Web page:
Belmont in January 2019

Last week, I attended a lecture for Howard County Conservancy volunteers at the Belmont Carriage House – arriving early to walk around a bit before the lecture. There was still quite a lot of snow on the ground.

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I stayed on the cleared roads until I made the trek up to the old cemetery.

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The old tulip poplar looks even more ancient in the winter with all the hollows and bark injuries more clearly visible. It had a lot of seed pods from last season just as the younger trees do.

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One of the people I was hiking with pointed out an ash tree on the Patapsco Valley State Park side of the cemetery that had evidence of emerald ash borer (the lighter color on the bark). This tree will have to be cut down before it falls on the cemetery taking down fences and stones.

On a positive note – the hemlocks in the cemetery seem to be thriving. A few years ago they were infested with wooly adelgid but they were treated and it seems have saved them.

The wind must have ‘pruned’ the holly in the cemetery. A branch was draped from one of the headstones – no footprints in the snow around the headstone.

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There were lots of deer tracks in the snow as we walked up to the cemetery and back. We didn’t see any rabbit tracks. Maybe a coyote?

We circled back along the row of white pines. The snow stands out even on a very cloudy day.

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It was time to head back. I stopped near the mailboxes to take a picture of the pond with the bald cypress standing just to the left of it. It does have a classic cypress shape but if I wasn’t familiar with the tree, I’d have to hike down to the pond and see the cypress knees that surround it for a definitive identification.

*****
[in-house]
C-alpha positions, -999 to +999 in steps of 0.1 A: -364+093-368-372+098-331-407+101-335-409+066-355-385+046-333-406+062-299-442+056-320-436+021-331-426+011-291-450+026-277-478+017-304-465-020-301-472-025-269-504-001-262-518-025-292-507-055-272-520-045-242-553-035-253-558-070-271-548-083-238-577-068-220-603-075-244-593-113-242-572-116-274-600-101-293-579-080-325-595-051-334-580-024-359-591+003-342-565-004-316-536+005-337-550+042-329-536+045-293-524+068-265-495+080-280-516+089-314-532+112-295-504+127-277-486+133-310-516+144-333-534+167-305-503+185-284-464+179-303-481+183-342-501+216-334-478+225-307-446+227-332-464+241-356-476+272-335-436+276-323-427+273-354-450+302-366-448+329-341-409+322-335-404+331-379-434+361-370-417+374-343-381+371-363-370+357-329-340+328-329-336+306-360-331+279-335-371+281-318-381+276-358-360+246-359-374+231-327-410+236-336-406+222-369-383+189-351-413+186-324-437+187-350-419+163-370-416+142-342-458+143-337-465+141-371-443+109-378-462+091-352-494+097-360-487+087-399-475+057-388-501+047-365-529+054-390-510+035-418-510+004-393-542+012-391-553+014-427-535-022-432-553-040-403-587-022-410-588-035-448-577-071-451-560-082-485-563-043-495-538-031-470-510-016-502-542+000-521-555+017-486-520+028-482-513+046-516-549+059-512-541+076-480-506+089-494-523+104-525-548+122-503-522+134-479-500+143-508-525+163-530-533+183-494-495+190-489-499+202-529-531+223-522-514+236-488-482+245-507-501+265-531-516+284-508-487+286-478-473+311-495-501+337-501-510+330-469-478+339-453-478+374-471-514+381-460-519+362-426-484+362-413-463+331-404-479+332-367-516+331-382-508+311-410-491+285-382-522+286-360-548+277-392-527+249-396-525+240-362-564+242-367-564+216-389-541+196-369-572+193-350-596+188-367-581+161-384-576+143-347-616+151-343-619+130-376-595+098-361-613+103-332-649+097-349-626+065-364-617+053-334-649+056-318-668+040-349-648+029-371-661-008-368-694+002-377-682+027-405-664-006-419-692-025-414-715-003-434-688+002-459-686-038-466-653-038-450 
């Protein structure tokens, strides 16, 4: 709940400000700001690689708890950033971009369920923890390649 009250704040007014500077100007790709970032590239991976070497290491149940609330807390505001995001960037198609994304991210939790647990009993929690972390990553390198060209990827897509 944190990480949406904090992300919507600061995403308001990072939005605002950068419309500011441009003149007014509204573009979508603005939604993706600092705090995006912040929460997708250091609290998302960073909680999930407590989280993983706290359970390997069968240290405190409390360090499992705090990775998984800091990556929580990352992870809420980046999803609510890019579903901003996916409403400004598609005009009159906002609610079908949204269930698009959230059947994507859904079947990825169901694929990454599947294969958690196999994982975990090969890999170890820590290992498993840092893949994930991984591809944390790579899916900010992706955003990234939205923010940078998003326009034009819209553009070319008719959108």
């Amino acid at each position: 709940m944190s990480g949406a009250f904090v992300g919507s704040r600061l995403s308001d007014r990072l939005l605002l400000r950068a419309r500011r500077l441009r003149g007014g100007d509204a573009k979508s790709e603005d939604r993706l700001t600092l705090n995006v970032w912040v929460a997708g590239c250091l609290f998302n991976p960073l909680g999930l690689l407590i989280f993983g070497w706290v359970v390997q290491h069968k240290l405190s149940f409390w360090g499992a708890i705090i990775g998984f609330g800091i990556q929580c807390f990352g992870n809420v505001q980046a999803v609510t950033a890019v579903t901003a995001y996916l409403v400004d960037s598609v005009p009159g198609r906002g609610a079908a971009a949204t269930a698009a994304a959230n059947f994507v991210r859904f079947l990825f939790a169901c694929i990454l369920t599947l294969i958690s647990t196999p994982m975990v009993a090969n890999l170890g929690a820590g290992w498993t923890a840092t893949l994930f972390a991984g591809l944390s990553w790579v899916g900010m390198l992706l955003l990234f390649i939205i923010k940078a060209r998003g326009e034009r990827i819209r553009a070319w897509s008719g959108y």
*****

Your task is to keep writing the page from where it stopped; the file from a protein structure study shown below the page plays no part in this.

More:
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2018 Belmont BioBlitz – part 1


I’ve been volunteering for the Howard County Conservancy’s Belmont BioBlitz field trips since they started in the fall of 2014. We had a 3-day BioBlitz this week with students coming from 2 schools. On the first morning the day started out foggy and stayed cloudy. While we were waiting for the buses to arrive with the students, I took some pictures.


The horse chestnut tree was blooming although the blooms were past their prime and some had fallen to the ground already. I took a picture of one with the macro lens on the cell phone.


All the vegetation was covered in water droplets. Even grass seeds look like little works of art with the droplets.


The buses came up the tree lined drive. There are more gaps in the tree line now that the ashes have been cut down.


We headed back to our assigned ‘zone’ in the woods – finding white pines along the way to document and then a box turtle and violets gone to seed on the forest floor.

Stay tuned for more BioBlitz finds in tomorrow’s post.

Tree Cookies

I was in a class recently that included looking at some labelled tree cookies – for trees that are relatively common in our area. Each one is about a foot across. I photographed them to study on my large computer monitor.

Some of them have split as they dried and the saw marks are still visible…but the rings show through reasonably well. They would probably show up better if the cookies were sanded a little. There is something unique about each one: the sugar maple looks light colored throughout; the dogwood has wider dark marks (reddish in color) and they don’t appear to be concentric further away from the center); the cherry has a dark center; the white pine shows come places where branches come off and this cookie has the most clearly visible rings all the way out. It is possible to count the rings out from the center to determine the age of the tree when it was cut done.